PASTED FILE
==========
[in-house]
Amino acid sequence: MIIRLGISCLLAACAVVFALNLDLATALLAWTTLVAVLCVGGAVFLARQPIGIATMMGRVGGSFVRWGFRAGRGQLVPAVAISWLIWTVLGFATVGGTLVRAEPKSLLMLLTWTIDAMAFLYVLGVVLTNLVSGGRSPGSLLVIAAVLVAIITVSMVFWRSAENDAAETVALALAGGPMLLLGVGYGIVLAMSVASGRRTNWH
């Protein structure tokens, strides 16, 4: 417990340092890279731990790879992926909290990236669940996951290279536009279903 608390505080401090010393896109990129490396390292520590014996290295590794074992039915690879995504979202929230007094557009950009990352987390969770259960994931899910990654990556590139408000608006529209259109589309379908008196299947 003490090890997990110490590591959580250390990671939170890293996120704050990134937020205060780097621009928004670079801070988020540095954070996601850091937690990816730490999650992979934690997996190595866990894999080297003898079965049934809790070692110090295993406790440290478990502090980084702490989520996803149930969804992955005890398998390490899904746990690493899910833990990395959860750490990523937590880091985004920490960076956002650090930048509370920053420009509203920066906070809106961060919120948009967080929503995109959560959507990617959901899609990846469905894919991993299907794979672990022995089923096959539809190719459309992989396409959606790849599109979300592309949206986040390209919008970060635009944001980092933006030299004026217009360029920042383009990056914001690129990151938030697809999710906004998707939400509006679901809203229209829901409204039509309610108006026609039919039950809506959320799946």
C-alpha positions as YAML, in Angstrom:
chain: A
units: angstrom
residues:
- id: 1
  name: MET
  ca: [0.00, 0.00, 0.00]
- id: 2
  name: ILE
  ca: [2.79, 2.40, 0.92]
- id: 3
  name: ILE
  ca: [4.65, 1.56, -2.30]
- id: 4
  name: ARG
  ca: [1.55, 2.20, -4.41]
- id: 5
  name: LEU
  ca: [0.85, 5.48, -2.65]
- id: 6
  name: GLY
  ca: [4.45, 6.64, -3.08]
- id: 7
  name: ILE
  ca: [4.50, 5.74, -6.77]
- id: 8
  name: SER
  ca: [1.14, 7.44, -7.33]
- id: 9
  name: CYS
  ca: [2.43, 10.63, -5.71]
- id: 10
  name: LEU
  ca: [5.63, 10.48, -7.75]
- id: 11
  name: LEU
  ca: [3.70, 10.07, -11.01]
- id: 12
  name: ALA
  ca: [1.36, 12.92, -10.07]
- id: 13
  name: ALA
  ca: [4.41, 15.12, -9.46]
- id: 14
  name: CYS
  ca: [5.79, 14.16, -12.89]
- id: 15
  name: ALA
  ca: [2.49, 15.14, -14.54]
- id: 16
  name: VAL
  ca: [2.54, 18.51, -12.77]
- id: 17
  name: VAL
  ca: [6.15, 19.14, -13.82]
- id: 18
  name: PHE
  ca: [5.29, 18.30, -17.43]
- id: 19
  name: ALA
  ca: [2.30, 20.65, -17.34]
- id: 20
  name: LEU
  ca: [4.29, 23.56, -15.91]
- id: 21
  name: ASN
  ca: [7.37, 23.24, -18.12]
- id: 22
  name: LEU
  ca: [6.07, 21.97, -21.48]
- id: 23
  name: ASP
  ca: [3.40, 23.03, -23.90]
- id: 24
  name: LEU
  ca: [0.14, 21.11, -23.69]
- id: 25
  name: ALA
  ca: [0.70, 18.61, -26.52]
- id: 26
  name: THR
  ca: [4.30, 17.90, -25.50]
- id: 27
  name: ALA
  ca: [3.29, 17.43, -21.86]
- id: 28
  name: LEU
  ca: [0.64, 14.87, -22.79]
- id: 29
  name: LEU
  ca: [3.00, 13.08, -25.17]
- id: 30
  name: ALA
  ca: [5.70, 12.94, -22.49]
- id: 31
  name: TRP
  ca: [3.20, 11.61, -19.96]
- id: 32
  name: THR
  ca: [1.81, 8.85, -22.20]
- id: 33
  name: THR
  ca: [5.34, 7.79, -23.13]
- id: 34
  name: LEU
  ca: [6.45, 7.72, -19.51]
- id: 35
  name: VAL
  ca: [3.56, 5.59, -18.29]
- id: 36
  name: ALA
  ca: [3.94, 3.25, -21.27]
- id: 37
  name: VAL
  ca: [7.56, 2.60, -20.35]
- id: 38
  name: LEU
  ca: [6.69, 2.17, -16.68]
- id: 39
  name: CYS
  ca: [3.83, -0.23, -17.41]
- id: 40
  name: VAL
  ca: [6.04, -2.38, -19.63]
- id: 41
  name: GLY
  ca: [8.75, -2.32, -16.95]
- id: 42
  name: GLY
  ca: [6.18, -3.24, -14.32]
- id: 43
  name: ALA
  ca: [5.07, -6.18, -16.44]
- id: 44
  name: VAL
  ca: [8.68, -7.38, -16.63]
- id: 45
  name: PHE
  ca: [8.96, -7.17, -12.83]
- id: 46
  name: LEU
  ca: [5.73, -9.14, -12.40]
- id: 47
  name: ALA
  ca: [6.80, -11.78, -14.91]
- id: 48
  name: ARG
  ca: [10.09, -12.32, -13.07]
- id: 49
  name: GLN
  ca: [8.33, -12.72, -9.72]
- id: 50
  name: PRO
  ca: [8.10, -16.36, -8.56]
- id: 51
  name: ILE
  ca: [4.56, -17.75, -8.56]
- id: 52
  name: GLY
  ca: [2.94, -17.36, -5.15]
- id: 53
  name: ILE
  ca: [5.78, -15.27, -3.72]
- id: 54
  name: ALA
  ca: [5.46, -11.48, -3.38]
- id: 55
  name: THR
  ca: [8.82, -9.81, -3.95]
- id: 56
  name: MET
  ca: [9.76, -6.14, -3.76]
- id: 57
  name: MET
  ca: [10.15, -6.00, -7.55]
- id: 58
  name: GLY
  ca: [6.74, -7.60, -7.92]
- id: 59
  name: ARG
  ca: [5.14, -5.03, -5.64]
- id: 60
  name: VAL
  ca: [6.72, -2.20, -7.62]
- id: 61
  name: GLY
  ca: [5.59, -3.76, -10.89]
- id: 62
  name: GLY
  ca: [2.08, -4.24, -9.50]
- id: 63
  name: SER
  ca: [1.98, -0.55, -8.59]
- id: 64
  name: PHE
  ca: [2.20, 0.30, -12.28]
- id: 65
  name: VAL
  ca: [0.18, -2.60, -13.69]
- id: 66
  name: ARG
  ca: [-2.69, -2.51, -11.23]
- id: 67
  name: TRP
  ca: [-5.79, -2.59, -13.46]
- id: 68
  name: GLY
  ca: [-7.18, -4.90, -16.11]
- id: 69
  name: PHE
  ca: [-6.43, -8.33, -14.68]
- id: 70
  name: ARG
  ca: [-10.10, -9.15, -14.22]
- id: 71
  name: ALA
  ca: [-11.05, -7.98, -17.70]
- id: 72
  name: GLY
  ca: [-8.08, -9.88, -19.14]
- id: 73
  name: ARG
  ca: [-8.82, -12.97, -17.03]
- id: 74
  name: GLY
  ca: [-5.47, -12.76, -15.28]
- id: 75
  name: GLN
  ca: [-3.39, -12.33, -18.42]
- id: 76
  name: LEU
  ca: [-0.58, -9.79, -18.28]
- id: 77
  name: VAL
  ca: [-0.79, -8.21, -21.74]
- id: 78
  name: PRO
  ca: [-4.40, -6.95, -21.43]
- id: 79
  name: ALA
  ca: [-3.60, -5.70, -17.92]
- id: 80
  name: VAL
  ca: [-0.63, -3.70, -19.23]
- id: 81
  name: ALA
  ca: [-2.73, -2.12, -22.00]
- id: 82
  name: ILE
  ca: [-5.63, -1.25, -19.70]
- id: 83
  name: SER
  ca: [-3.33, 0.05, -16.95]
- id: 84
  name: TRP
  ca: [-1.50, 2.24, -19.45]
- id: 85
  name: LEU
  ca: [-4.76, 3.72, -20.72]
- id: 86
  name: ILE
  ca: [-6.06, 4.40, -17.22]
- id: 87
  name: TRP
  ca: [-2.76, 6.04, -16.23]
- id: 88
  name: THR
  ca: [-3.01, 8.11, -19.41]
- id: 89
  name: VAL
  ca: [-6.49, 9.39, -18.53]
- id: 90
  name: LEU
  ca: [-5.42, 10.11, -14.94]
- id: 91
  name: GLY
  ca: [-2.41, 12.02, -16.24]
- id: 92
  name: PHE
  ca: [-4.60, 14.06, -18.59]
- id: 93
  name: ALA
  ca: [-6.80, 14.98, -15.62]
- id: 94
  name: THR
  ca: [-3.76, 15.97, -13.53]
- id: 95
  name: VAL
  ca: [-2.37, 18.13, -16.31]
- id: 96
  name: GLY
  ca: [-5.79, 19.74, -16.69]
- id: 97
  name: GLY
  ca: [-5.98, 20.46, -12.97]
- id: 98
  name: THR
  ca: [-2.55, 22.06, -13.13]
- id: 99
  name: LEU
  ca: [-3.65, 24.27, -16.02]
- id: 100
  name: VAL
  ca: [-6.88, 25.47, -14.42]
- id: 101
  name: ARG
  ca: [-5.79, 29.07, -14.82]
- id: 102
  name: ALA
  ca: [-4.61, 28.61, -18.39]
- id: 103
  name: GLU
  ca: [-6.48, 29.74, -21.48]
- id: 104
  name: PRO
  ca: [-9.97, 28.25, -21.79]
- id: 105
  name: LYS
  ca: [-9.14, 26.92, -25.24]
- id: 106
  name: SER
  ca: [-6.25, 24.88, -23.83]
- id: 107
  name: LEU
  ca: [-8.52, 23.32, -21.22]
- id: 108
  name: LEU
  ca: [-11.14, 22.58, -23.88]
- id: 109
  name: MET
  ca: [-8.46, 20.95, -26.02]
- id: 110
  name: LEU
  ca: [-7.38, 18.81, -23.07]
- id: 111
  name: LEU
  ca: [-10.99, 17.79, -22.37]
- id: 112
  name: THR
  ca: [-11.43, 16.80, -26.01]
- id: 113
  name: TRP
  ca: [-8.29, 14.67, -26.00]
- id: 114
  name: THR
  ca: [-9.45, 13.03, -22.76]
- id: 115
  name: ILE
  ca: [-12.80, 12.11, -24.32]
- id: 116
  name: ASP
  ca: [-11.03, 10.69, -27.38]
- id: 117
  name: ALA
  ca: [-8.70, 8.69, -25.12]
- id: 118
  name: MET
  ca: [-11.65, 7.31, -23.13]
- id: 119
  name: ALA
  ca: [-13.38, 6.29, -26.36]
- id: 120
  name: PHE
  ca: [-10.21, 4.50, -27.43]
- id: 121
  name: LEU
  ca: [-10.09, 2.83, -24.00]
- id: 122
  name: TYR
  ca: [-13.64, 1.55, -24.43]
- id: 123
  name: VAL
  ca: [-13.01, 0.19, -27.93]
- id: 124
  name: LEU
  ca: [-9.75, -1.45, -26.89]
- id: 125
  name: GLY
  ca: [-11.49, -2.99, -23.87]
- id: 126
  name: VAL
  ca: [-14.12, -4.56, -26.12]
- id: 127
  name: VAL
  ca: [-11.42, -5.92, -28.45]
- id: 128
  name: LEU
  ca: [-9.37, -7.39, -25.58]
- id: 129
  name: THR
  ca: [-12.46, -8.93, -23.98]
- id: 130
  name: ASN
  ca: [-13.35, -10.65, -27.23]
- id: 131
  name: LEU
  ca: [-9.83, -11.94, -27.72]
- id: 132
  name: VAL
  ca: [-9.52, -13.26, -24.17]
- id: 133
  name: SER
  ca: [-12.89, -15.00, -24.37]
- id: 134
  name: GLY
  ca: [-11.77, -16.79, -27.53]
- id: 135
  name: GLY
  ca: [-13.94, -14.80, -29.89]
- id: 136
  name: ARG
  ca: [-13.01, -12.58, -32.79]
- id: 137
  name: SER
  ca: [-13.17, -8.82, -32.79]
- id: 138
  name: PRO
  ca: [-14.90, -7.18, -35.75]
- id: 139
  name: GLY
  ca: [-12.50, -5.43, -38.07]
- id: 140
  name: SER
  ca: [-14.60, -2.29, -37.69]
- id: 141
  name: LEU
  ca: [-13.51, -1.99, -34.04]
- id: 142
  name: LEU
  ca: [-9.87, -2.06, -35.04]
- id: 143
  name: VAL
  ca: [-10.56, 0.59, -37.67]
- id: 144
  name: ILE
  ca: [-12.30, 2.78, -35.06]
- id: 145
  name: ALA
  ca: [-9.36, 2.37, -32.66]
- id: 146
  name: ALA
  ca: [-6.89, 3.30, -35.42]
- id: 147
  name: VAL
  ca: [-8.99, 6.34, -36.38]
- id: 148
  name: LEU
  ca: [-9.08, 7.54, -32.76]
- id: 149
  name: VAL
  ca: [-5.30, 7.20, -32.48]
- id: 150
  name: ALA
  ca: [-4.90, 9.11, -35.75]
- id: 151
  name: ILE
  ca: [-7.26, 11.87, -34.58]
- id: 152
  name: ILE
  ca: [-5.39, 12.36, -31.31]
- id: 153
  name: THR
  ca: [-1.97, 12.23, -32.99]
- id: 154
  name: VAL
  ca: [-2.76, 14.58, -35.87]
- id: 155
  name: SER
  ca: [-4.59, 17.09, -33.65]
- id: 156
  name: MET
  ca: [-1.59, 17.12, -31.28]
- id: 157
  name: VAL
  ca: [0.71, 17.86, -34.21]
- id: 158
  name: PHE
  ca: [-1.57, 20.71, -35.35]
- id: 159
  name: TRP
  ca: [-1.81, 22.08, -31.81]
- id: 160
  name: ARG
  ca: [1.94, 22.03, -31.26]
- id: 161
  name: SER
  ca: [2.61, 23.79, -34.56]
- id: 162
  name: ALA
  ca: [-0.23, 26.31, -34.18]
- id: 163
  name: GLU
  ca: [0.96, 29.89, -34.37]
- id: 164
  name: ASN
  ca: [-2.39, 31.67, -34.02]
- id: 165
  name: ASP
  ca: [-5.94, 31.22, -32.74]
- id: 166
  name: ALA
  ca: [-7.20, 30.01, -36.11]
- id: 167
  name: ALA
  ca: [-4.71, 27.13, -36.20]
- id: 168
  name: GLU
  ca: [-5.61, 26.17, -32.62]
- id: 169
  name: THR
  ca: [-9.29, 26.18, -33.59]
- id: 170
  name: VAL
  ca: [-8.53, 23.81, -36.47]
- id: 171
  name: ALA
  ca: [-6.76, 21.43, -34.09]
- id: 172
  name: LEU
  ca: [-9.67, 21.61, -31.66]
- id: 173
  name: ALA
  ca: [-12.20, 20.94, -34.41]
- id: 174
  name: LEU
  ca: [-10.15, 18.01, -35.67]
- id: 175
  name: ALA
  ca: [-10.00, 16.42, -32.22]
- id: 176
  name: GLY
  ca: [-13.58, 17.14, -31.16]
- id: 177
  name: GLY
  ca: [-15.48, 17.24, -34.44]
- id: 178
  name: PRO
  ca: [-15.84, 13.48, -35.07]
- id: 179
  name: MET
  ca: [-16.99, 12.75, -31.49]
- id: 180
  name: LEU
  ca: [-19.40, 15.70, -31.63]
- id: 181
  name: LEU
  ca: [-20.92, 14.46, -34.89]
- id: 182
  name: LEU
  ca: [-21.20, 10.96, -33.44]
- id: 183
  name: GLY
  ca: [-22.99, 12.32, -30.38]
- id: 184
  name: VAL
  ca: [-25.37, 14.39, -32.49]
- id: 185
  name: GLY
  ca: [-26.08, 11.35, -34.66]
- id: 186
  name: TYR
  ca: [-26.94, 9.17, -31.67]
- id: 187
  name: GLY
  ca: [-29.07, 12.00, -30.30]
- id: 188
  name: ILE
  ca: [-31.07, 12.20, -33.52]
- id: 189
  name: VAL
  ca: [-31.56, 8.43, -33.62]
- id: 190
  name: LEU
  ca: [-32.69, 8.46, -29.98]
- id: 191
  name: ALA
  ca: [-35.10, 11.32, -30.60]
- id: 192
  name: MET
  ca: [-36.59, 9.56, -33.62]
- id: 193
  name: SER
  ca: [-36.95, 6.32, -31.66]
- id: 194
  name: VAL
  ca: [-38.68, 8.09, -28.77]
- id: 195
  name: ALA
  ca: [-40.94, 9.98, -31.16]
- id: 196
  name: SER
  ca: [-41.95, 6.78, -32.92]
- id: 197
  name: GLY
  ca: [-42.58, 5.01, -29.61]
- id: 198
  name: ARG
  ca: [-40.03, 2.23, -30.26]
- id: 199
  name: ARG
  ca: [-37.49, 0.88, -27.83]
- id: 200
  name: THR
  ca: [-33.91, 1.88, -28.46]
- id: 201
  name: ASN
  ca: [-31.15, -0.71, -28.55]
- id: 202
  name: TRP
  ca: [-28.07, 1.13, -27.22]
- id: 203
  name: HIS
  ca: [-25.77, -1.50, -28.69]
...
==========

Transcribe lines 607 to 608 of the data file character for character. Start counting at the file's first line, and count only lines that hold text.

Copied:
  ca: [-33.91, 1.88, -28.46]
- id: 201